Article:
Get back to work!

Oh, looky here… A writer at Fortune magazine has some fun with numbers and concludes that Americans need to work harder.  That may be true, but the writer needs to work harder to maintain his credibility.

The surprising report of our relative sloth arrives in new research from the UN's International Labor Organization, which looks at working hours around the world. When it comes to what we might call hard work, meaning the proportion of workers who put in more than 48 hours a week, America is near the bottom of the heap. About 18% of our employed people work that much.

That's a higher proportion than in a few other developed countries like Norway, the Netherlands, and even Japan. But it's actually lower than in Switzerland and Britain, and way lower than in developing countries like Mexico and Thailand. It's drastically lower than in what may be the world's two hardest-working countries, South Korea and Peru, where the proportions are about 50%.

How one can look at the proportion of people putting in more than 48 hours a week and draw the broad conclusion that Americans in general are slackers is beyond me.  How about average number of hours worked, or some broader figure, hmmm?  But no, it's time to move on to yet another interesting but not altogether relevant statistic:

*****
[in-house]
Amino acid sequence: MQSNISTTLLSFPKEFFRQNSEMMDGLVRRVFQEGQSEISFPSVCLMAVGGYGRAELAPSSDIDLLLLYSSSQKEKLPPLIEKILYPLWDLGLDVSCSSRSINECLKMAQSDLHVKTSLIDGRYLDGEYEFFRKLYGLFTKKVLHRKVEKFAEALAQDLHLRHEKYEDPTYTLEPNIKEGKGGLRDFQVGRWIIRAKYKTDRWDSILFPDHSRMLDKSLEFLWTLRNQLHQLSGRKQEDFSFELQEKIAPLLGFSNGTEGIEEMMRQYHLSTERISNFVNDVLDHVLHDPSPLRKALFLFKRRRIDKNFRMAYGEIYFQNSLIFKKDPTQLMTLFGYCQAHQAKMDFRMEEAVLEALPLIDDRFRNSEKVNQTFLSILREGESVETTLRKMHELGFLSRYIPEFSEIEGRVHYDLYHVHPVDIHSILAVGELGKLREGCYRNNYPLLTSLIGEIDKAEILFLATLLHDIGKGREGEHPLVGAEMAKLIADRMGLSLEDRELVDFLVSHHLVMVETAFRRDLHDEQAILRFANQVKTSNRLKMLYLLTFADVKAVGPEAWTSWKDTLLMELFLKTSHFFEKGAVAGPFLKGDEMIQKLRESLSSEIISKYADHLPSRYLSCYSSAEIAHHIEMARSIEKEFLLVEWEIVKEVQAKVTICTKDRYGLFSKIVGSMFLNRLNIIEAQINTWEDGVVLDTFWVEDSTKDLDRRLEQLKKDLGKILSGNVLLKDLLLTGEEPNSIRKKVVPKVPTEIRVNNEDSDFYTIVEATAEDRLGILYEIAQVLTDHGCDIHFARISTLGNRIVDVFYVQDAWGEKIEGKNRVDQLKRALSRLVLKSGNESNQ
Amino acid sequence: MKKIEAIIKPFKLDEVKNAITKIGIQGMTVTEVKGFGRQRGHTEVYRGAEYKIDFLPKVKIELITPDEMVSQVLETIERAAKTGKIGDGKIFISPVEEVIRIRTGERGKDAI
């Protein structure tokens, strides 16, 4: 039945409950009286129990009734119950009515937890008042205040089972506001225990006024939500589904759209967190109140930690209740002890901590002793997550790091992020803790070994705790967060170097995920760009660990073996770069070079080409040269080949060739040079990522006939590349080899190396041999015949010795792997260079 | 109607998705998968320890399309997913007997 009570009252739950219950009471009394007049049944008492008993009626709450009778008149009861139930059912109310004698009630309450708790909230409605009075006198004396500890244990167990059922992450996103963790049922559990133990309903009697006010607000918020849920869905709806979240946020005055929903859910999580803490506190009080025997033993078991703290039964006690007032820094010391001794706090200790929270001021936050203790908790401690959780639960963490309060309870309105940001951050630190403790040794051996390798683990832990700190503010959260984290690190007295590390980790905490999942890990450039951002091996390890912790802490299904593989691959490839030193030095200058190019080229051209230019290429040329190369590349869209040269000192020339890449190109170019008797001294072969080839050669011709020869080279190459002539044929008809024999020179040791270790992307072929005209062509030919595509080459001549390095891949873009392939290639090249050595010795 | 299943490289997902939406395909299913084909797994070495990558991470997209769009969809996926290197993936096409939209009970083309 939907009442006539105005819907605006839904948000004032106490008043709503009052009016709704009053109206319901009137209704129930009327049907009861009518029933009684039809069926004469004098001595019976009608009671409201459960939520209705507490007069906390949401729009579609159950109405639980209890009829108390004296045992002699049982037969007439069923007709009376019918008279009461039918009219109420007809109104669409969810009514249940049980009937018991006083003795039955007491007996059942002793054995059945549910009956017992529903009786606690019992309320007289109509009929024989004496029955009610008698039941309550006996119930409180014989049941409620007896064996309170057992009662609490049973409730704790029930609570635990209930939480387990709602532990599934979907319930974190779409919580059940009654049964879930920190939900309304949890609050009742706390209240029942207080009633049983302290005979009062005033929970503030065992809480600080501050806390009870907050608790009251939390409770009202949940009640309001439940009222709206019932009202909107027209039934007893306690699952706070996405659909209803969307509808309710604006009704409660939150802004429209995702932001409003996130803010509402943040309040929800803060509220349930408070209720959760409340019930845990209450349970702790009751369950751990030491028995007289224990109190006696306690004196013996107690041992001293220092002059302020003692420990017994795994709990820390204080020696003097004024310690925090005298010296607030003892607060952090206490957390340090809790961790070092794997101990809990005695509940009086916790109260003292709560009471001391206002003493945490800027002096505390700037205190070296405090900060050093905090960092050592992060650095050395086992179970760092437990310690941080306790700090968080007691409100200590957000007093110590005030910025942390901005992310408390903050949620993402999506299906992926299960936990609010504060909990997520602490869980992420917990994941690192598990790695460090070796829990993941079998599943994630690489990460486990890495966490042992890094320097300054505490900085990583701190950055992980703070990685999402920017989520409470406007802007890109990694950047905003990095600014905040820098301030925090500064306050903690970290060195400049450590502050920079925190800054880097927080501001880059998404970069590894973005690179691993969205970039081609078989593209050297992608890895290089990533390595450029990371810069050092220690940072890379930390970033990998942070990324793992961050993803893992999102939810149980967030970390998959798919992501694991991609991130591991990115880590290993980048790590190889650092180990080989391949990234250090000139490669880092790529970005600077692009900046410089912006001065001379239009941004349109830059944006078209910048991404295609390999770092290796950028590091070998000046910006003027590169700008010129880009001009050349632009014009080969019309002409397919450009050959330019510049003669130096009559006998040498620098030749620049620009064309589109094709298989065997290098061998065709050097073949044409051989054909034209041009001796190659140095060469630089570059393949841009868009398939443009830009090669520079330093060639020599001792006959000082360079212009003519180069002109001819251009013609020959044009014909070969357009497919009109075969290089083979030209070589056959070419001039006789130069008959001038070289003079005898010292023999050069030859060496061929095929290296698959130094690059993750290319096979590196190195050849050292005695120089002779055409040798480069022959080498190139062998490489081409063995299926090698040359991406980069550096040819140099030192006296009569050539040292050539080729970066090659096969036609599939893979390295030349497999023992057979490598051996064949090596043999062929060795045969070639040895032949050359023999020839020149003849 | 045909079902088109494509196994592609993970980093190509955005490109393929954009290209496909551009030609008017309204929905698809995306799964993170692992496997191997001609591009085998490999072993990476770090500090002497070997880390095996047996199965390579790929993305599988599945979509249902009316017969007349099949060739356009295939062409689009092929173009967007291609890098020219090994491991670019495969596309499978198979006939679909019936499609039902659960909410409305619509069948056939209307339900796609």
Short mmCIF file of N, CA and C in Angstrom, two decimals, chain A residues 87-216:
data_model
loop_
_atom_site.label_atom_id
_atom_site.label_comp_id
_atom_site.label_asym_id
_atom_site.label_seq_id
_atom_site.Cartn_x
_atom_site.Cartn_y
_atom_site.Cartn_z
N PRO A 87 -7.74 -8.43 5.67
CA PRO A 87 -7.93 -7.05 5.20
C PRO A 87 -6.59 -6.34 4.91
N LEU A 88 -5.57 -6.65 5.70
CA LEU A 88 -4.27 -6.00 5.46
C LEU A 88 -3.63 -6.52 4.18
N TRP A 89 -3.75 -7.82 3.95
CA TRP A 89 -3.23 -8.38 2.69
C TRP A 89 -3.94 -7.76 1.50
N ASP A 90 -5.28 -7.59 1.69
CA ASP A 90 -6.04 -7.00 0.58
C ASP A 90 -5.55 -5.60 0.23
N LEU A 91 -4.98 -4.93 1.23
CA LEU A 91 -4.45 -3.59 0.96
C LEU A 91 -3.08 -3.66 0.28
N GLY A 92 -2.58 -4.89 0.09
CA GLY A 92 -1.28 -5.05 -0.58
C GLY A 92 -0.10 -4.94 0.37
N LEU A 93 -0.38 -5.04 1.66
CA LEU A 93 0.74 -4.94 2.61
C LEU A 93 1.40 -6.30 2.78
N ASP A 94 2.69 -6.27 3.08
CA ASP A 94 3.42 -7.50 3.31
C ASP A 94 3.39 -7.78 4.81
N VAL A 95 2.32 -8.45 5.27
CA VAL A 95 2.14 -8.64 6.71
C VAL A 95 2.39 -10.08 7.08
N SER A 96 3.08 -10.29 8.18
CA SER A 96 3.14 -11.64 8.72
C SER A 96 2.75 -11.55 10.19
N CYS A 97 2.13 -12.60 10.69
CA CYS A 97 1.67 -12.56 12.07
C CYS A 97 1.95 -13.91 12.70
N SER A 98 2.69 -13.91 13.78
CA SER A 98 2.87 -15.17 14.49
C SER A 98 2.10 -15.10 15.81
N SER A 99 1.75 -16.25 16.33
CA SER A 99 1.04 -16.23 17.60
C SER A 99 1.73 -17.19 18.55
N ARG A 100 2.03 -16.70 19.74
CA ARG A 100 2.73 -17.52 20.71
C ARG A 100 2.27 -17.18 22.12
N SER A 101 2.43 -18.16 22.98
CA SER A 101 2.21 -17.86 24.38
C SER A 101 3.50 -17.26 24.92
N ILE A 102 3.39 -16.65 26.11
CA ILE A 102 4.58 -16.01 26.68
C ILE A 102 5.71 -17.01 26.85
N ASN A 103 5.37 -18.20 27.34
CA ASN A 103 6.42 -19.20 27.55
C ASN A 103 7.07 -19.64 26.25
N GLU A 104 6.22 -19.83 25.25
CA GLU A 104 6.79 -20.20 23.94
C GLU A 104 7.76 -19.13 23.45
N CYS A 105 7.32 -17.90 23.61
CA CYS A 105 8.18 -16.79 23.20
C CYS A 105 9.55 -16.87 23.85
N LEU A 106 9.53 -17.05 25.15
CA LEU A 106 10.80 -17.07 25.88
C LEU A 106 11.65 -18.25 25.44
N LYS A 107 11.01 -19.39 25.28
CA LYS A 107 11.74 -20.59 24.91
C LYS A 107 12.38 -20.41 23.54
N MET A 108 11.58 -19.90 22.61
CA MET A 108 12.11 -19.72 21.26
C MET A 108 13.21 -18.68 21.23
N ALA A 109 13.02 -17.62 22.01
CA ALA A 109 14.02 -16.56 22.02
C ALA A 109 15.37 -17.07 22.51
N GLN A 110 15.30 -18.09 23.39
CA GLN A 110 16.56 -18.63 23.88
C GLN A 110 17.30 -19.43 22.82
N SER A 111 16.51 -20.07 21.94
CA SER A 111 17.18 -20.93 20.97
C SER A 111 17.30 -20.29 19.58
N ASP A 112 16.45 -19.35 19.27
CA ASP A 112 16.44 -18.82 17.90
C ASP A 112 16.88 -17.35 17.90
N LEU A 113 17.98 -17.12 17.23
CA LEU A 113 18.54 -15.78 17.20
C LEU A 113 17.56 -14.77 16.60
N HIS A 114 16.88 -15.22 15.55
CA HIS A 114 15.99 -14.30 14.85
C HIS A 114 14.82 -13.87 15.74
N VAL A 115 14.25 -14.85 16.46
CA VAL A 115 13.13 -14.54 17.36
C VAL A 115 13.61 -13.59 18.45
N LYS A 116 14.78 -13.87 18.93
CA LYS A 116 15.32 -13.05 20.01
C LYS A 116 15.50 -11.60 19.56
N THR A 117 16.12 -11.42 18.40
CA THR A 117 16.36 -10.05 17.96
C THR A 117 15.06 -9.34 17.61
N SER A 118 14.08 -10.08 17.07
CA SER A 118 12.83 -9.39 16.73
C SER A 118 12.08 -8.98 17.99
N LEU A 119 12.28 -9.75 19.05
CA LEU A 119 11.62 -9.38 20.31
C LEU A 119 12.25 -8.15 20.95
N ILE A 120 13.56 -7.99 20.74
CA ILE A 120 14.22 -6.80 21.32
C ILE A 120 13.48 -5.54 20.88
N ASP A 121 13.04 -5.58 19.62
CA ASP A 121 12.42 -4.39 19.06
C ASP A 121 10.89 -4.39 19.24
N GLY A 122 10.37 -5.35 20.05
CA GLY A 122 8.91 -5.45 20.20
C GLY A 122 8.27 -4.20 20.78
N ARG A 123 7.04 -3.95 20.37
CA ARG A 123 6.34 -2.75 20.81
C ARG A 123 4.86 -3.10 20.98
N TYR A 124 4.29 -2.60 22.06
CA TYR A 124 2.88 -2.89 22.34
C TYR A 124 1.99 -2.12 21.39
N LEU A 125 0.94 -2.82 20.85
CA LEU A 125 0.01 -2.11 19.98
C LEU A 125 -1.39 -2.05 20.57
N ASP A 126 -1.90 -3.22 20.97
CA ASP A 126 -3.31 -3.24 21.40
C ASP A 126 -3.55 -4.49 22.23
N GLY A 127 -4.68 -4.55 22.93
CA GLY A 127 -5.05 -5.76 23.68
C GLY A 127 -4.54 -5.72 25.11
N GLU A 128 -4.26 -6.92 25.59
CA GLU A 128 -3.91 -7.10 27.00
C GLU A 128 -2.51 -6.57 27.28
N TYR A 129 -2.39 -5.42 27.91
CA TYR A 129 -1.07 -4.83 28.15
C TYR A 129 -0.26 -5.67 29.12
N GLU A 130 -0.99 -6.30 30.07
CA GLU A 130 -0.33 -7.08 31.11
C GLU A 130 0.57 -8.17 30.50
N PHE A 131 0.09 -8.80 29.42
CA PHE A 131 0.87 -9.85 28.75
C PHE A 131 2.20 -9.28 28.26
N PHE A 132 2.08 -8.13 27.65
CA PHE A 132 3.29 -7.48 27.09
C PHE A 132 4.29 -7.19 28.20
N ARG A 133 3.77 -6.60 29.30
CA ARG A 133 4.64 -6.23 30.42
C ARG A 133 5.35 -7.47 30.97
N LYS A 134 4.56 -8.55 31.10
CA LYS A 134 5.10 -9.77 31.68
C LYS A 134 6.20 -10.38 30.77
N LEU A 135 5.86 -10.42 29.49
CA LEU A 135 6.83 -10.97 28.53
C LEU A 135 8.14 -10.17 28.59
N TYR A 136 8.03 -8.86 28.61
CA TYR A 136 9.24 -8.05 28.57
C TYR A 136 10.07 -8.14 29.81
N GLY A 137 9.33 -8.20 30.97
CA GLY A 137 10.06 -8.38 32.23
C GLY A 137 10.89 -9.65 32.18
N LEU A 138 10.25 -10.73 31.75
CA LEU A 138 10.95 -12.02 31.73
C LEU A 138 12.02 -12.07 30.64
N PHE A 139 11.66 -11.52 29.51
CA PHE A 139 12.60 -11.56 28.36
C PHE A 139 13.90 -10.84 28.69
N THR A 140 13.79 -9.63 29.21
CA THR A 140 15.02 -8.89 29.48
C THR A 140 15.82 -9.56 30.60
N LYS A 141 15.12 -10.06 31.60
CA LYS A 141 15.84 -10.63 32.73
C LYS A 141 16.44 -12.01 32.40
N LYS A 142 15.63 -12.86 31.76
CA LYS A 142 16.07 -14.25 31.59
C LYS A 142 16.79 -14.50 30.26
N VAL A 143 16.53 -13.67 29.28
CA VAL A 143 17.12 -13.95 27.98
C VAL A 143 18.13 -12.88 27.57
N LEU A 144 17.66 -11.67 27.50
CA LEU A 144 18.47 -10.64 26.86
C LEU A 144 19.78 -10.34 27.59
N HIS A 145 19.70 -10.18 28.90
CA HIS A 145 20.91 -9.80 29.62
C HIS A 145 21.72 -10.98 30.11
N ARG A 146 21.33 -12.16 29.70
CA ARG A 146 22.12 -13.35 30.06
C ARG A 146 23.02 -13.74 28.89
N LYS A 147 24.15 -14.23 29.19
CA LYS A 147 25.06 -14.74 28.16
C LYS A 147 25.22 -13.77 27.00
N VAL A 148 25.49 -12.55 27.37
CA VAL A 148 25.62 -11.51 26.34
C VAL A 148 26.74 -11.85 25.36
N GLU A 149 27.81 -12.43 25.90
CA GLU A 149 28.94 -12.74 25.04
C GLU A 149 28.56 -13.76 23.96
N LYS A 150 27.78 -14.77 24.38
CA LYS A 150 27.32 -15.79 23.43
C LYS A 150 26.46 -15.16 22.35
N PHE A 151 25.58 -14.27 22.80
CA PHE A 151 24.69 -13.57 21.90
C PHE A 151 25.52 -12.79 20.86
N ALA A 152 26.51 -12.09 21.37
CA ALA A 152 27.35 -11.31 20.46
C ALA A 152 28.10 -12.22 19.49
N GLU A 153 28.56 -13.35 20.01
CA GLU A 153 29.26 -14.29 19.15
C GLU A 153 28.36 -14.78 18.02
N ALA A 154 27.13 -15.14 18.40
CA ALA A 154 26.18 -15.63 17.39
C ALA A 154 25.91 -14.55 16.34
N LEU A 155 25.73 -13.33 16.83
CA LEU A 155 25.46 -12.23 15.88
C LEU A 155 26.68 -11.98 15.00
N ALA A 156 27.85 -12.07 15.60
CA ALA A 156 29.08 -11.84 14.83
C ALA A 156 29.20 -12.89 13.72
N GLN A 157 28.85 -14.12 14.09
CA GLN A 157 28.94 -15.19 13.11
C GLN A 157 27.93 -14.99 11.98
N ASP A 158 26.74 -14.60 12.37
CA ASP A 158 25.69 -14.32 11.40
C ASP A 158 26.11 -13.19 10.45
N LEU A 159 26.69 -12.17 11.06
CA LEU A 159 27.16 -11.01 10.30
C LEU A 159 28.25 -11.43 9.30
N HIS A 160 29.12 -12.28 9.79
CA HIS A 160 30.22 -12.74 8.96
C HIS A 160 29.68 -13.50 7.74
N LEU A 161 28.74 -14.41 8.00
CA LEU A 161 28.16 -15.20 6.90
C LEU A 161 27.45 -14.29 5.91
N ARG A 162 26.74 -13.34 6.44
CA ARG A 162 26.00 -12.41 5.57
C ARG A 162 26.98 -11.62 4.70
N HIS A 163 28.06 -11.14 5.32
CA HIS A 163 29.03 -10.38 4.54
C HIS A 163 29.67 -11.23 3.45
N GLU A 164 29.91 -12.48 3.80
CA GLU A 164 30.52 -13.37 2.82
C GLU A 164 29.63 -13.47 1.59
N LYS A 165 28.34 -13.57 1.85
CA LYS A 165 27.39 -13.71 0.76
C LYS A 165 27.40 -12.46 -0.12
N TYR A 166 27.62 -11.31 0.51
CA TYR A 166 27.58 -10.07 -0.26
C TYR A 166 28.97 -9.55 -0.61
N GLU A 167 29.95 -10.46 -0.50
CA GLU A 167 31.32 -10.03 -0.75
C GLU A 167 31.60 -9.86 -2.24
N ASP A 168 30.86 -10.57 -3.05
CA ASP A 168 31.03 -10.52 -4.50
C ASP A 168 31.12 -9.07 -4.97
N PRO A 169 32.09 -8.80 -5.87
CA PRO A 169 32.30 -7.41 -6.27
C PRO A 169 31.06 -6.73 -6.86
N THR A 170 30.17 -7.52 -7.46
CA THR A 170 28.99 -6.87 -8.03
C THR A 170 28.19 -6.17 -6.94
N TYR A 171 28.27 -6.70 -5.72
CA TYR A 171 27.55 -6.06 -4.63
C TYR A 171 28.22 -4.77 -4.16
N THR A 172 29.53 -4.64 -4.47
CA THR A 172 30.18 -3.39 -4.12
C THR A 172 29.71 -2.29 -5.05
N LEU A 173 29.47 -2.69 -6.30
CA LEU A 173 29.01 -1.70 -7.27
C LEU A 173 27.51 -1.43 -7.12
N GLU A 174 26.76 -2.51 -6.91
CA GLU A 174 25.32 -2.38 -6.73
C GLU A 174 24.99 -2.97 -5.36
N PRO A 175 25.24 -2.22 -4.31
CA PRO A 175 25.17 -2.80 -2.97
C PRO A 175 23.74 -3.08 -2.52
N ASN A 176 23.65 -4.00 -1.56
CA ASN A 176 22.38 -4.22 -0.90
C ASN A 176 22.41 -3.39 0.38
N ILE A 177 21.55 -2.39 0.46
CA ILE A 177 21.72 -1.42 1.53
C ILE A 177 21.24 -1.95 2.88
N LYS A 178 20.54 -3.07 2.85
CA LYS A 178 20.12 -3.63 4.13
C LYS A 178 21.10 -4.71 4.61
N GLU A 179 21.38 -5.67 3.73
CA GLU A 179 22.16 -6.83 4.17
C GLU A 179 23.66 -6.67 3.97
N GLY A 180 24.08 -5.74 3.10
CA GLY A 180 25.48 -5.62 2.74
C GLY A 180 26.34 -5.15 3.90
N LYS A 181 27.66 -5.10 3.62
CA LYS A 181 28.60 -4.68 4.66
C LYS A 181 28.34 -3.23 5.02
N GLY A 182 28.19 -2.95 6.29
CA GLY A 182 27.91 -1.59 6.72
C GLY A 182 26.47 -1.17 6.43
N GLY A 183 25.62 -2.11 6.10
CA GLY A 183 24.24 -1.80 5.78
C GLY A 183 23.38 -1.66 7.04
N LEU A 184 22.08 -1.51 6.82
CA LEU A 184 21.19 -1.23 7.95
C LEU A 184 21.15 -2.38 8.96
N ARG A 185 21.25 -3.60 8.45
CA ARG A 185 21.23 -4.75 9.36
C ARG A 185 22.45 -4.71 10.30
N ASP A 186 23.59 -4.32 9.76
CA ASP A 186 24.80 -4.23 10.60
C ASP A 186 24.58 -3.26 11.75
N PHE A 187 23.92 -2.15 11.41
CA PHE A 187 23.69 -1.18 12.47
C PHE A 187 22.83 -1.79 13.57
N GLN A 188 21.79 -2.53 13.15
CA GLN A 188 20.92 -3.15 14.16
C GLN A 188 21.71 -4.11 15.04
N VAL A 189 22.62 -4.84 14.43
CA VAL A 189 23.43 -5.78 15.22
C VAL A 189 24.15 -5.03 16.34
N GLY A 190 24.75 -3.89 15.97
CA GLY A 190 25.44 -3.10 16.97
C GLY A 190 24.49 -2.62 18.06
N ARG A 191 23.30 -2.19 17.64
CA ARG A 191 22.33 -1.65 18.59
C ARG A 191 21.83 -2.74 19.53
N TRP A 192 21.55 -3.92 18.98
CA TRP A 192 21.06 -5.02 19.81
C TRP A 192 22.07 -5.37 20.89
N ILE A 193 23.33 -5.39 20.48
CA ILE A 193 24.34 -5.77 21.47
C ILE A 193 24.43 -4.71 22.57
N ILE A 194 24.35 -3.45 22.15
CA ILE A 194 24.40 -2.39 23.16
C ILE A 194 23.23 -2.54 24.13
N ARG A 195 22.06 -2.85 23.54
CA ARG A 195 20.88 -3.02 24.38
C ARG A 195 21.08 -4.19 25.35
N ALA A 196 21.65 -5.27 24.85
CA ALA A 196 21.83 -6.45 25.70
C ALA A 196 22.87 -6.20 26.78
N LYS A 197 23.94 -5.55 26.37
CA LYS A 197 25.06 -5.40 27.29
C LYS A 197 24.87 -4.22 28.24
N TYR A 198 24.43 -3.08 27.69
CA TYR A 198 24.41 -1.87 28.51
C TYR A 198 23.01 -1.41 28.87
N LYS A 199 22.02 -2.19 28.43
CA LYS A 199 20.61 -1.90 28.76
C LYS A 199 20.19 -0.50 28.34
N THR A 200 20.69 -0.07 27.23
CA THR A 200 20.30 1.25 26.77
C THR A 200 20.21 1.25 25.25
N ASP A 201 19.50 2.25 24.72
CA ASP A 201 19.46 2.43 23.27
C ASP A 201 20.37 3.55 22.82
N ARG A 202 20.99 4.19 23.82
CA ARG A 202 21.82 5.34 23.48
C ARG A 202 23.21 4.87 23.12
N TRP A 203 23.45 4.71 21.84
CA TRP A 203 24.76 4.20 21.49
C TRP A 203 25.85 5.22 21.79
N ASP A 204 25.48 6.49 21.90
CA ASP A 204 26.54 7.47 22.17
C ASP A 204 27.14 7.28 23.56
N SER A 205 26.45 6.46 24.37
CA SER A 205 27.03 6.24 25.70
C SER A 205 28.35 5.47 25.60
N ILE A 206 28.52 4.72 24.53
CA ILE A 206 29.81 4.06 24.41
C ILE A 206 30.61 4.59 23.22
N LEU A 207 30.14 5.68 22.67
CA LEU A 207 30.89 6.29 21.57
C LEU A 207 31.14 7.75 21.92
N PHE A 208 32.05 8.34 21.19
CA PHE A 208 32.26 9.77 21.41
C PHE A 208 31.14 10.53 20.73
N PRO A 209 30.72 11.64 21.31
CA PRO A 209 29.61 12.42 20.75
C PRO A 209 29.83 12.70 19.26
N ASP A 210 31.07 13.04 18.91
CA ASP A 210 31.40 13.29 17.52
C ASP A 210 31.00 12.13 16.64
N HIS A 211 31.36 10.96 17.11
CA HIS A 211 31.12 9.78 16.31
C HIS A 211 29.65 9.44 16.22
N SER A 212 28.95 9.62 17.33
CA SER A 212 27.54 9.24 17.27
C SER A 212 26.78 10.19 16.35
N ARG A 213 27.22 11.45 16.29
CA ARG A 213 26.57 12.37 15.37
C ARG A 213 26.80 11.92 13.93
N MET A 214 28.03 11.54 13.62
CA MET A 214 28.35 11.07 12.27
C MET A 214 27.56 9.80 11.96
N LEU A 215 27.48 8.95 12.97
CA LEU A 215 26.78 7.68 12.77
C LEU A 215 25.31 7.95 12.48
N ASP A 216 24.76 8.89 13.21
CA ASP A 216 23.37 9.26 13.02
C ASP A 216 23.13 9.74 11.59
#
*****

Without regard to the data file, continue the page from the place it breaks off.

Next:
We have increased our leisure time enormously over the past 40 years — so much so that it "corresponds roughly to an additional five to ten weeks of vacation a year," says a study by Mark Aguiar of the Boston Fed and Erik Hurst of the University of Chicago business school, who conducted the study.

People with jobs are working fewer hours. Compounding the effect, fewer of us work at all, with growing numbers of people spending more time in retirement.

Of course, there's more to work than what we do on the job; there's also the work we do at home, and that too has fallen drastically. (It has fallen on average; men are actually doing a bit more work at home than they used to, but women are doing much less.)

Put it all together, and the researchers figure we're getting about 117 hours of leisure per week (including sleep), vs. 110 hours in 1965. That's more than 360 additional idle hours per year. We are a couch-potato nation.

The key sentence there is "People with jobs are working fewer hours."  40 years ago, fewer women had jobs.  Many of the women in the workforce today work part-time, trying to take care of the kids but pay also pay the household bills that, 40 years ago, could be covered by just one income.

I'm not disputing that Americans need to work harder if they have any hope of competing with people in Asia willing to work longer hours for less pay.  But it does no good to support the case with irrelevant statisics.